from work just to build the loop! Now I've got to find more time to tweak and poke at the
basic design. I'm very encouraged by what I've seen so far, though.
I'd like to try a 40 meter loop next, maybe an octagonal shape using straight pieces of 1
inch diameter copper pipe that's maybe 1.5 to 2 meters in diameter.
It's very instructive to feed these various dimensions in to the loop design software and
see what the results are--also very gratifying to find out that I can build something that
comes pretty close to the predicted values!
Thanks and 73,
--- In firstname.lastname@example.org, toddroberts2001@... wrote:
> Hi Dave,
> Sounds like you have your new loop working pretty well using the Gamma match
> type feed. That seems to work best for me also. It is to be expected the SWR
> will change when trying to use the loop over so broad a frequency range with
> one set length for the Gamma match.
> I would recommend building two loops - one for the high range 15-10 meters
> and build a larger one for the lower range 30-20 meters. A larger loop will
> give you better efficiency on the lower bands also. If you use only one loop to
> cover that wide a range it will have to be a compromise setting for lowest
> Best to adjust the SWR of the loop at least 6 feet off the ground. If you
> can get it 8 feet off the ground adjust it there. The SWR should hold pretty
> close from there if you hoist it up higher. Or if you put it in an attic then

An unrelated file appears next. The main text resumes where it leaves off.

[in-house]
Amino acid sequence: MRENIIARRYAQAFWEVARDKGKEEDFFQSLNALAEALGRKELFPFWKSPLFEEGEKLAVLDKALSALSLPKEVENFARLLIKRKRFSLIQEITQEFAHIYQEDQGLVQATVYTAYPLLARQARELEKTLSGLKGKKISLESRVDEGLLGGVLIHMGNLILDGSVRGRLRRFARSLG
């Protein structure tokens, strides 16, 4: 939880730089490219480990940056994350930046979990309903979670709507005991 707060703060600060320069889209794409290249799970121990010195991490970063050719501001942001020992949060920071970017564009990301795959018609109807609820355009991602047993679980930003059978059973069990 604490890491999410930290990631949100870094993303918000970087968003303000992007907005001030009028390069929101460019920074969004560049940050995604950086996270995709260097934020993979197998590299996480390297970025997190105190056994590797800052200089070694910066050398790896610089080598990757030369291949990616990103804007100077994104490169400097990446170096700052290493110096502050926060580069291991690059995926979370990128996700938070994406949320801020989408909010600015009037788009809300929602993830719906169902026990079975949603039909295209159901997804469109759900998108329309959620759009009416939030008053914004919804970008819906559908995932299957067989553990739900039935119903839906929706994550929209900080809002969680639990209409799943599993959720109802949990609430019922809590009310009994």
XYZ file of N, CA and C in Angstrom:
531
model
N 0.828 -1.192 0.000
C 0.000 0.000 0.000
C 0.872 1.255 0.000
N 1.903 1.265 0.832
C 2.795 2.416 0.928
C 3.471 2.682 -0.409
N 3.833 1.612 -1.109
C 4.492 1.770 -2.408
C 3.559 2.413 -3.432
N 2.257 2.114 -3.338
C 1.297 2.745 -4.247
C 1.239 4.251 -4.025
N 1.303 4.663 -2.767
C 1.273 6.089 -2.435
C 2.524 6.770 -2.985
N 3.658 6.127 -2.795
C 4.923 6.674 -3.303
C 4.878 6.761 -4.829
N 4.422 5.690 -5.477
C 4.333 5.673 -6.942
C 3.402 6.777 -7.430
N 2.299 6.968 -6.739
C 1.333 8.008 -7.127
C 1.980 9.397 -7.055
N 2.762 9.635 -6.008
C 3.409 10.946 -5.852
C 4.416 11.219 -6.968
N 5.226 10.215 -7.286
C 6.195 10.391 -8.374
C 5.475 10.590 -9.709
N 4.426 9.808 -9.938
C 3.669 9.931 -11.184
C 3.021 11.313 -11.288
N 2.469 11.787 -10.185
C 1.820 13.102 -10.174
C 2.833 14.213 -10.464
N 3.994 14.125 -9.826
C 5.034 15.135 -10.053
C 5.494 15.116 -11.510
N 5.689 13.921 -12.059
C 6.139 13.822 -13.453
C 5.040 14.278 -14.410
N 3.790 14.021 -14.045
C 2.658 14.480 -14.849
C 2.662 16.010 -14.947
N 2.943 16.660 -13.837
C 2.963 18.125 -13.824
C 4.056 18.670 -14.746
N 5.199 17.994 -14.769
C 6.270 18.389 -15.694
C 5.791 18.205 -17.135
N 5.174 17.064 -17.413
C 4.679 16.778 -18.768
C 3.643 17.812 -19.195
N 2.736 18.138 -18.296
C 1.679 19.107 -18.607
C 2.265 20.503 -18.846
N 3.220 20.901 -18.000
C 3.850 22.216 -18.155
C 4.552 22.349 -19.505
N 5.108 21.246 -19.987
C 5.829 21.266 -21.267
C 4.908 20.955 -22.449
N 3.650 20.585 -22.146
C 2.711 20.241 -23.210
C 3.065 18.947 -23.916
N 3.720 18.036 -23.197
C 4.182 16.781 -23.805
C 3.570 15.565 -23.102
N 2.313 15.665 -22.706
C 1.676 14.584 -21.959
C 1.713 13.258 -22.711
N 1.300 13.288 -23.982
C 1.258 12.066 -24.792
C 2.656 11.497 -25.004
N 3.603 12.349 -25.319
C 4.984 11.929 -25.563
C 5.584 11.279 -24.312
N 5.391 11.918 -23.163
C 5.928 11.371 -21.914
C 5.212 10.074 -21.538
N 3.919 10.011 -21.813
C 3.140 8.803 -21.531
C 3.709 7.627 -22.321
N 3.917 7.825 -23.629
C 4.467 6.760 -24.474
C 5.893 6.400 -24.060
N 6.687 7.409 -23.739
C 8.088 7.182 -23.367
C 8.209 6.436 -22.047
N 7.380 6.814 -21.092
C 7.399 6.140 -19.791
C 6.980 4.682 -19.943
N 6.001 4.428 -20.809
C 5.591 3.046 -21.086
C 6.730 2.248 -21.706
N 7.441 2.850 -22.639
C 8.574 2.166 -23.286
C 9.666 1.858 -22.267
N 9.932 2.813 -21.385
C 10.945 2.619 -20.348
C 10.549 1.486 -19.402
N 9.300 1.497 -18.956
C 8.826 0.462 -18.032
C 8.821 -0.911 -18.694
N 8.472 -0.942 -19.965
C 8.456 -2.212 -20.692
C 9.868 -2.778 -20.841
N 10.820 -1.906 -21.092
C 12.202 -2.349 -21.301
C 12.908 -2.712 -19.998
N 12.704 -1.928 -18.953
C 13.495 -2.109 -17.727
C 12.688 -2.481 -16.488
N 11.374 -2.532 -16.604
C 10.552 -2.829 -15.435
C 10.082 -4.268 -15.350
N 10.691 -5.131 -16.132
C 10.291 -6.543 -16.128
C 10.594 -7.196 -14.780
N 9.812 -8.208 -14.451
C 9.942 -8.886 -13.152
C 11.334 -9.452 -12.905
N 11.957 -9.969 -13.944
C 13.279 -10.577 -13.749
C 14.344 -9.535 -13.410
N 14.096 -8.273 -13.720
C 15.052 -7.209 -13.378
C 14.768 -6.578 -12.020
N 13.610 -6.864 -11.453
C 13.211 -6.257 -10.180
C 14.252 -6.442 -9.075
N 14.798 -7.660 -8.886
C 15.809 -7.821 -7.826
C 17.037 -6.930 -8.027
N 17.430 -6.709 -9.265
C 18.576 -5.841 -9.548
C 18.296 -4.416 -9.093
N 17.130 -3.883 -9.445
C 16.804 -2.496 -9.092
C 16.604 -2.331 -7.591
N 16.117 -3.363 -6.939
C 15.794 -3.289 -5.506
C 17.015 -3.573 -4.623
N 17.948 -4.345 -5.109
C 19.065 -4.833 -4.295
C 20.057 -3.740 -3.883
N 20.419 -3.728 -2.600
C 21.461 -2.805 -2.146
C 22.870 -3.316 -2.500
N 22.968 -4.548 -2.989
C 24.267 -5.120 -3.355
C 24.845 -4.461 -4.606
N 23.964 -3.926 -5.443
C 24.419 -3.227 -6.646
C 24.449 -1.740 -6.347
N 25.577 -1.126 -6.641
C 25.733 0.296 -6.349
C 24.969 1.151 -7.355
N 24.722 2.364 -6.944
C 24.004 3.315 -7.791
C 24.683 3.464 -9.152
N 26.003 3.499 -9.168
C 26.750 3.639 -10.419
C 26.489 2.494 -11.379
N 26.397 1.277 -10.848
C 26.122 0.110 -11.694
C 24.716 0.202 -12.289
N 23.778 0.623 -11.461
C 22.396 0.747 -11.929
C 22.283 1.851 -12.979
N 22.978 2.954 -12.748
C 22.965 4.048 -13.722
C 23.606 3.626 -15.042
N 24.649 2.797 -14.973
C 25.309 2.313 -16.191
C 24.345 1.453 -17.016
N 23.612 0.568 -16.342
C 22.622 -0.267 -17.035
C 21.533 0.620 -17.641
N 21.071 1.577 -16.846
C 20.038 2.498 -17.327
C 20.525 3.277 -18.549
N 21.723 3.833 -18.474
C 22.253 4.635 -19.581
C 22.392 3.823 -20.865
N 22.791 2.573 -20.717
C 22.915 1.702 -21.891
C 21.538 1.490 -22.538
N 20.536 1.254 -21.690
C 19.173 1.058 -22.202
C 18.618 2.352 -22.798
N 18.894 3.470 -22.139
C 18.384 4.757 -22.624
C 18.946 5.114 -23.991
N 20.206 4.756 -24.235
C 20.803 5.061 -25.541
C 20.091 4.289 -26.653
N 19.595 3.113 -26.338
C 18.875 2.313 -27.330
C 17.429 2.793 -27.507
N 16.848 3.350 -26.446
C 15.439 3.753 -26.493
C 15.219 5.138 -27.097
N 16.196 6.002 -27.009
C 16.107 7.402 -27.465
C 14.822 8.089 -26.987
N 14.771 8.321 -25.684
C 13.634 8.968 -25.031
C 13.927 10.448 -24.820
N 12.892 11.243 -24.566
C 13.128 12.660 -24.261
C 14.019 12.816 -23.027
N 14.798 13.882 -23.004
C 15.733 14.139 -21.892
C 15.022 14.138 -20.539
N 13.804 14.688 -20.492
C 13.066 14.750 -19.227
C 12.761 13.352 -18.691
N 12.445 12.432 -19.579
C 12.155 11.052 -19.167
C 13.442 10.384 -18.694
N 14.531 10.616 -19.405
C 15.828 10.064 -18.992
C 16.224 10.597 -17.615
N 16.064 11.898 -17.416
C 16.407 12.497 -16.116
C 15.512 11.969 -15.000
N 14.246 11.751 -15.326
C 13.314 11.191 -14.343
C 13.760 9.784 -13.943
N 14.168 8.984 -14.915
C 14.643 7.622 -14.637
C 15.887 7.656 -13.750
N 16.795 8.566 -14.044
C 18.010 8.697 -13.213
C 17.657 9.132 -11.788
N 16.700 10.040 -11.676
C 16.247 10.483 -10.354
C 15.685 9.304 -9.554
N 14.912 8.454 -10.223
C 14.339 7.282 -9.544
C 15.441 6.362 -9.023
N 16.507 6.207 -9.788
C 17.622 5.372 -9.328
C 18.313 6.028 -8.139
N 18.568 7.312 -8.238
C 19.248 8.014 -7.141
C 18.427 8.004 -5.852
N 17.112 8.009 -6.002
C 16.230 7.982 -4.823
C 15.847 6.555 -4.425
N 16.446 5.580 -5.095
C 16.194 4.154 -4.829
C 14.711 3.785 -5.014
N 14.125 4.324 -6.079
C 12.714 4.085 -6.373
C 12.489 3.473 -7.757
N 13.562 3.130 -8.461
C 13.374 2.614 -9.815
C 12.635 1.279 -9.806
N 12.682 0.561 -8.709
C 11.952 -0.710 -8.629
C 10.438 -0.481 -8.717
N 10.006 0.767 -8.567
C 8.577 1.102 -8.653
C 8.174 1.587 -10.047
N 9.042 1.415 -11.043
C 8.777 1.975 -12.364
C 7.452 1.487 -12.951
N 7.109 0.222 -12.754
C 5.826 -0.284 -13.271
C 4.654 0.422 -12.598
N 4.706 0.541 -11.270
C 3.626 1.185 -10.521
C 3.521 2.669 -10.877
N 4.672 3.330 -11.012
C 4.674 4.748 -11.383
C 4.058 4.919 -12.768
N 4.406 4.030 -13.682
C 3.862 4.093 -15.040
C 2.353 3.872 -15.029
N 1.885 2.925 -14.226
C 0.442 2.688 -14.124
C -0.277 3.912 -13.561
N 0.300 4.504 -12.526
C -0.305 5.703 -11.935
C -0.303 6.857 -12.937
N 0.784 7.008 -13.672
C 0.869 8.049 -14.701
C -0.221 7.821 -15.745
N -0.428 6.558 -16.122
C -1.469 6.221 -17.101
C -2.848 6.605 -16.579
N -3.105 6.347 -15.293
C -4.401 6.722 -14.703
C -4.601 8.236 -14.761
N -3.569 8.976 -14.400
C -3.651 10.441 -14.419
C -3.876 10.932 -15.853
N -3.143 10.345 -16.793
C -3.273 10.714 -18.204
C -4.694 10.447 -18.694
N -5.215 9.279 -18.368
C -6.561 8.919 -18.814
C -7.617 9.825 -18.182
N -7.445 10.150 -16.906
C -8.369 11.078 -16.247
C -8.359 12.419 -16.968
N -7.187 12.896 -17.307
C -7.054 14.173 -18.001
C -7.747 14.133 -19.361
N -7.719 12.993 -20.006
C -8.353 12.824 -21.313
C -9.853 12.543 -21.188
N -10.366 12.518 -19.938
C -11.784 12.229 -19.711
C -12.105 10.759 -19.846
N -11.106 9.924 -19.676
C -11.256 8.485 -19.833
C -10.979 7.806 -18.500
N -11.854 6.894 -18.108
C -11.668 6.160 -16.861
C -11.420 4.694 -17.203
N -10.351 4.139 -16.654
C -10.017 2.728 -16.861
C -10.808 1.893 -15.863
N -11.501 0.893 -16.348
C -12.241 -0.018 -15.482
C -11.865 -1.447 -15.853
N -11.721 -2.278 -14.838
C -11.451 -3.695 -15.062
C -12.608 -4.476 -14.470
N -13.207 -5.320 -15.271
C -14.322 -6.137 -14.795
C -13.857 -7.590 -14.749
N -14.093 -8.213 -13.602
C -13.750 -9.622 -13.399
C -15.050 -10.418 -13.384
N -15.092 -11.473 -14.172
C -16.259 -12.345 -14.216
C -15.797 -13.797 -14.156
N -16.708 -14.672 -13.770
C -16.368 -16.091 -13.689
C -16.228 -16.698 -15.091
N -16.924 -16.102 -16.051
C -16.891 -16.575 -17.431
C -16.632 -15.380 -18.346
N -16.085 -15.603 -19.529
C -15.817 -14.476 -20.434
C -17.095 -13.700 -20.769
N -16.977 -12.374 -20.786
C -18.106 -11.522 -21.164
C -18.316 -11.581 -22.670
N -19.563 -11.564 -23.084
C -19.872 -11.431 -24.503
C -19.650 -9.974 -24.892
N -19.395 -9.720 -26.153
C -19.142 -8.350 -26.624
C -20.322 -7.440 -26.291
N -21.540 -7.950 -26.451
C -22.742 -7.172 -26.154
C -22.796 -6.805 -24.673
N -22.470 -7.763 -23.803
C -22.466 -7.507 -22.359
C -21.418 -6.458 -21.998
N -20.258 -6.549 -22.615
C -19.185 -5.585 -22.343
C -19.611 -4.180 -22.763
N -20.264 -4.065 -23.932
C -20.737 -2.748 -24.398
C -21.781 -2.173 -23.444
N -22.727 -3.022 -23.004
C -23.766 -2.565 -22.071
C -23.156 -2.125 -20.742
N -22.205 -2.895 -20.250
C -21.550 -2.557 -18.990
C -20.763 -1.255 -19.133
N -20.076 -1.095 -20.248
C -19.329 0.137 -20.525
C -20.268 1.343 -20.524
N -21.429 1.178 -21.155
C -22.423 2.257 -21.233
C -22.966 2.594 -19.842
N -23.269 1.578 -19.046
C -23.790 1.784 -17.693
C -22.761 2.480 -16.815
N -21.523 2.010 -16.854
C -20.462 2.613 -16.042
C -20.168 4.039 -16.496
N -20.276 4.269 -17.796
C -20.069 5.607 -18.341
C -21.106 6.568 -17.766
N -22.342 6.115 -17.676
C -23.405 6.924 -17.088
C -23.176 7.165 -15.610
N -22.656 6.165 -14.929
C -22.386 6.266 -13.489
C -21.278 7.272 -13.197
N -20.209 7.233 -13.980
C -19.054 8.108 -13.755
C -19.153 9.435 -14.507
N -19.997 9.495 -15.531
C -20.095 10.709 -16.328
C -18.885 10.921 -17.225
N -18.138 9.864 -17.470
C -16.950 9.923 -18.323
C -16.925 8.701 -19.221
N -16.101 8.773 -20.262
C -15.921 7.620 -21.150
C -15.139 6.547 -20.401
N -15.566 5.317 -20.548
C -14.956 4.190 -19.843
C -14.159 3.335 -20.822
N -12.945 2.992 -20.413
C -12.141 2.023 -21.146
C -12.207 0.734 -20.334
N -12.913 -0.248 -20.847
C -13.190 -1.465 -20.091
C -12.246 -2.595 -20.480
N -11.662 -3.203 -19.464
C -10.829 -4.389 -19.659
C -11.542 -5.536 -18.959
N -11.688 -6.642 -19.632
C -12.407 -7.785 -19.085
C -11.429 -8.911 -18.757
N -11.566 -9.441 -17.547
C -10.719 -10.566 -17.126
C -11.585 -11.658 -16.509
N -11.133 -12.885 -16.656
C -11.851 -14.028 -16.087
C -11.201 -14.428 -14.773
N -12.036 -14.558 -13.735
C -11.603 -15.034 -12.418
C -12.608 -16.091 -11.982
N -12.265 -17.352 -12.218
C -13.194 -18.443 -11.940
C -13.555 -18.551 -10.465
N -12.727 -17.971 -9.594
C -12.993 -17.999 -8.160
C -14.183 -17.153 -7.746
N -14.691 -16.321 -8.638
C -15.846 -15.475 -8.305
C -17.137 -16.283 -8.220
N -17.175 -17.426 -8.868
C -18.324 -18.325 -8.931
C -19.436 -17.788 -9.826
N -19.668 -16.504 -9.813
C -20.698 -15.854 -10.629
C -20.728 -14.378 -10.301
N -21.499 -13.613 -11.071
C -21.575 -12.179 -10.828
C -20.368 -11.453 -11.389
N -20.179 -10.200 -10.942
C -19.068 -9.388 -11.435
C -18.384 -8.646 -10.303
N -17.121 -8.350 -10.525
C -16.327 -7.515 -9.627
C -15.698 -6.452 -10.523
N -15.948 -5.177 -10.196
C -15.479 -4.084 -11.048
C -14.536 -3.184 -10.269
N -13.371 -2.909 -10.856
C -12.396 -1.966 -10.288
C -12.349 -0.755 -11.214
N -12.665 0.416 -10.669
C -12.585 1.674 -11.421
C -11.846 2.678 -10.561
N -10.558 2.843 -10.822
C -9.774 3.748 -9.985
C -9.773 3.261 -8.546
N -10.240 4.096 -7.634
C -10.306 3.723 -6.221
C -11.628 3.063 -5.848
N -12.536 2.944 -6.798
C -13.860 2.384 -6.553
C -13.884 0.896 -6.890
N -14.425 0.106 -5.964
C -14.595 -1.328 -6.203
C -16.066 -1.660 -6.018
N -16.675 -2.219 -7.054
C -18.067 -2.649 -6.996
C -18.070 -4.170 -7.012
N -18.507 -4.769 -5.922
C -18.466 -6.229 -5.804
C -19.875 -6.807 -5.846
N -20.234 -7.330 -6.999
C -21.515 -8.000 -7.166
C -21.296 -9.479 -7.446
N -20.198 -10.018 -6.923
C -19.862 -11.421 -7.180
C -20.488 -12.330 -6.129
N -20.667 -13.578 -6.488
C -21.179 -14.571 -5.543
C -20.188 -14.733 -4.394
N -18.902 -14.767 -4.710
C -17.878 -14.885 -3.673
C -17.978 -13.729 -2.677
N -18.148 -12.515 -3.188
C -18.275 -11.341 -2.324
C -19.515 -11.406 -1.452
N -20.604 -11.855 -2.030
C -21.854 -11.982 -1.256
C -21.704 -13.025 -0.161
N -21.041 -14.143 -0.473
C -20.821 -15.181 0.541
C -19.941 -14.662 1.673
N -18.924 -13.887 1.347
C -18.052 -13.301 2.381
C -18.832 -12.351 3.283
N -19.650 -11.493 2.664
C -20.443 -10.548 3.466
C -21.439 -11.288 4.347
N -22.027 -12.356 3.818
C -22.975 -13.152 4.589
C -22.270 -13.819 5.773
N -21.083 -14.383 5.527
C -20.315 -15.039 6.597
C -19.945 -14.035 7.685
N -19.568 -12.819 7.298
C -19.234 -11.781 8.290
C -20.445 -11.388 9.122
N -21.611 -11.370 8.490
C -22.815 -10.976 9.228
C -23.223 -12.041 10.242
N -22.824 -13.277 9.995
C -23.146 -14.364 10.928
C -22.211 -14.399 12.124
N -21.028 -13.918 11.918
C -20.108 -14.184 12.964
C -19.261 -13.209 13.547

> set the SWR there.
> I would recommend looking into building a better tuning cap also like the
> trombone-style cap made out of short lengths of copper pipe and using Teflon
> insulation between the pipes. A regular 'bread-slicer' variable cap is not
> considered efficient enough for a transmitting loop unless the plates are welded
> together but many people seem to report good results using them. You wouldn't
> notice any problems using them at low power but the loss might still be
> there. Any bolt-on or screw-on connections to a capacitor should be avoided. A
> trombone cap is soldered directly onto the ends of the loop so it is very low
> Also beware of any connecting wires between the loop and the capacitor. Just
> a few short inches of #10 wire has more RF resistance than the entire loop
> conductor. Using flexible braid is reported as being very lossy also. If you
> have to make any connections between the loop and a capacitor use only flat
> copper strip at least 1 inch wide like copper flashing.
> Band conditions are so variable that it might be hard to notice if a loop
> was really running at top efficiency or not depending on skip. Best way to
> really tell is if you have someone local within 10-30 miles that can hear you on
> groundwave. Then any changes will show up on his S-meter that you can rely on.
> 73 - Todd WD4NGG
> **************New MapQuest Local shows what's happening at your destination.
> Dining, Movies, Events, News & more. Try it out!